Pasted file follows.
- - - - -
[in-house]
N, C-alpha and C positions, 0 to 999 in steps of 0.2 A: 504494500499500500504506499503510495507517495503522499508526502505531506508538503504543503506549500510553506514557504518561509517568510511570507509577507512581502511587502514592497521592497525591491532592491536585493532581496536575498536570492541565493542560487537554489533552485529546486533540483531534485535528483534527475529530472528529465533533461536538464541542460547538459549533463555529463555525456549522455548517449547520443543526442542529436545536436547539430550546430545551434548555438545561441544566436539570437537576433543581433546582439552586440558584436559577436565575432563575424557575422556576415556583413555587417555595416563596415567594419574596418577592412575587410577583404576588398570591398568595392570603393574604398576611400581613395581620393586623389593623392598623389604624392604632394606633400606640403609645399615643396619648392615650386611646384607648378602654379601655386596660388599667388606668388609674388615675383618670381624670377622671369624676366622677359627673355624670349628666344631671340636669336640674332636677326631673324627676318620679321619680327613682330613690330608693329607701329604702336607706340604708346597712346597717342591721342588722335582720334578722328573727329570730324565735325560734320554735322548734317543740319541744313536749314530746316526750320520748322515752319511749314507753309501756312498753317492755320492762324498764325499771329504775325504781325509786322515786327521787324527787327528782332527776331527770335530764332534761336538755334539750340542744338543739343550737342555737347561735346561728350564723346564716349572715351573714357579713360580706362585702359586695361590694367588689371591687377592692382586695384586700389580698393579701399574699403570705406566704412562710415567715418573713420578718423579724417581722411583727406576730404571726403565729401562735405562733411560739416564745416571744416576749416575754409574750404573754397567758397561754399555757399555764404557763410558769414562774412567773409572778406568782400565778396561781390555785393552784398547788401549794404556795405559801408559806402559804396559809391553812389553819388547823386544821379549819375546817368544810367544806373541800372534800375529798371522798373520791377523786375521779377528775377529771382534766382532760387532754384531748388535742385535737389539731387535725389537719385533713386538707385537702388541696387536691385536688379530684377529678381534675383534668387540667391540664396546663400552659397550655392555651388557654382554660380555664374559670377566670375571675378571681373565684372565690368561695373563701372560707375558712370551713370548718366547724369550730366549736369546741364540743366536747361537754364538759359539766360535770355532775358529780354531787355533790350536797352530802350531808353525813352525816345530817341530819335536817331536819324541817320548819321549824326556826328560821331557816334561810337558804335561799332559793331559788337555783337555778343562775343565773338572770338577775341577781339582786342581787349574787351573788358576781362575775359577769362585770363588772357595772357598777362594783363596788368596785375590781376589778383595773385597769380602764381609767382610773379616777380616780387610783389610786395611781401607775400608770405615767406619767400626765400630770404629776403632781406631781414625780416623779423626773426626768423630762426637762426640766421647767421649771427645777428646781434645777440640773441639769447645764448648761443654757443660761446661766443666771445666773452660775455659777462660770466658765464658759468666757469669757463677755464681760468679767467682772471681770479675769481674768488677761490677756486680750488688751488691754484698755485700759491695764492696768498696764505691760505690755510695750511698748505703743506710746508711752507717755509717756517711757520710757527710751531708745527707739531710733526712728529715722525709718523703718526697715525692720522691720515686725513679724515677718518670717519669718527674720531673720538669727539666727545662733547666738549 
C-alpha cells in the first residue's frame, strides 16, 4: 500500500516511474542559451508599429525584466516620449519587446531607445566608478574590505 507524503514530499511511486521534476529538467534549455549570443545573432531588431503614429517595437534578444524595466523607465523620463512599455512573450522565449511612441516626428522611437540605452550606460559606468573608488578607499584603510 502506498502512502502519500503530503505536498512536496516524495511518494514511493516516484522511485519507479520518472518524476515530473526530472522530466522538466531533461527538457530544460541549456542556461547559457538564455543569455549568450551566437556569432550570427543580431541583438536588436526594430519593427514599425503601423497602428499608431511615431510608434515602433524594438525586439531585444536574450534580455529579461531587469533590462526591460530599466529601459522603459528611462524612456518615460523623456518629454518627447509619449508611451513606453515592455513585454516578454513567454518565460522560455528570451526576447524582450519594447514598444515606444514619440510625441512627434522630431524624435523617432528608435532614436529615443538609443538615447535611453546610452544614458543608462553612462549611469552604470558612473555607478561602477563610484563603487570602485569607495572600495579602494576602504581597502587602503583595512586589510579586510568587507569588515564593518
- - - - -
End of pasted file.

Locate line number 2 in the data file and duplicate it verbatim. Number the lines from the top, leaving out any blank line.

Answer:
N, C-alpha and C positions, 0 to 999 in steps of 0.2 A: 504494500499500500504506499503510495507517495503522499508526502505531506508538503504543503506549500510553506514557504518561509517568510511570507509577507512581502511587502514592497521592497525591491532592491536585493532581496536575498536570492541565493542560487537554489533552485529546486533540483531534485535528483534527475529530472528529465533533461536538464541542460547538459549533463555529463555525456549522455548517449547520443543526442542529436545536436547539430550546430545551434548555438545561441544566436539570437537576433543581433546582439552586440558584436559577436565575432563575424557575422556576415556583413555587417555595416563596415567594419574596418577592412575587410577583404576588398570591398568595392570603393574604398576611400581613395581620393586623389593623392598623389604624392604632394606633400606640403609645399615643396619648392615650386611646384607648378602654379601655386596660388599667388606668388609674388615675383618670381624670377622671369624676366622677359627673355624670349628666344631671340636669336640674332636677326631673324627676318620679321619680327613682330613690330608693329607701329604702336607706340604708346597712346597717342591721342588722335582720334578722328573727329570730324565735325560734320554735322548734317543740319541744313536749314530746316526750320520748322515752319511749314507753309501756312498753317492755320492762324498764325499771329504775325504781325509786322515786327521787324527787327528782332527776331527770335530764332534761336538755334539750340542744338543739343550737342555737347561735346561728350564723346564716349572715351573714357579713360580706362585702359586695361590694367588689371591687377592692382586695384586700389580698393579701399574699403570705406566704412562710415567715418573713420578718423579724417581722411583727406576730404571726403565729401562735405562733411560739416564745416571744416576749416575754409574750404573754397567758397561754399555757399555764404557763410558769414562774412567773409572778406568782400565778396561781390555785393552784398547788401549794404556795405559801408559806402559804396559809391553812389553819388547823386544821379549819375546817368544810367544806373541800372534800375529798371522798373520791377523786375521779377528775377529771382534766382532760387532754384531748388535742385535737389539731387535725389537719385533713386538707385537702388541696387536691385536688379530684377529678381534675383534668387540667391540664396546663400552659397550655392555651388557654382554660380555664374559670377566670375571675378571681373565684372565690368561695373563701372560707375558712370551713370548718366547724369550730366549736369546741364540743366536747361537754364538759359539766360535770355532775358529780354531787355533790350536797352530802350531808353525813352525816345530817341530819335536817331536819324541817320548819321549824326556826328560821331557816334561810337558804335561799332559793331559788337555783337555778343562775343565773338572770338577775341577781339582786342581787349574787351573788358576781362575775359577769362585770363588772357595772357598777362594783363596788368596785375590781376589778383595773385597769380602764381609767382610773379616777380616780387610783389610786395611781401607775400608770405615767406619767400626765400630770404629776403632781406631781414625780416623779423626773426626768423630762426637762426640766421647767421649771427645777428646781434645777440640773441639769447645764448648761443654757443660761446661766443666771445666773452660775455659777462660770466658765464658759468666757469669757463677755464681760468679767467682772471681770479675769481674768488677761490677756486680750488688751488691754484698755485700759491695764492696768498696764505691760505690755510695750511698748505703743506710746508711752507717755509717756517711757520710757527710751531708745527707739531710733526712728529715722525709718523703718526697715525692720522691720515686725513679724515677718518670717519669718527674720531673720538669727539666727545662733547666738549 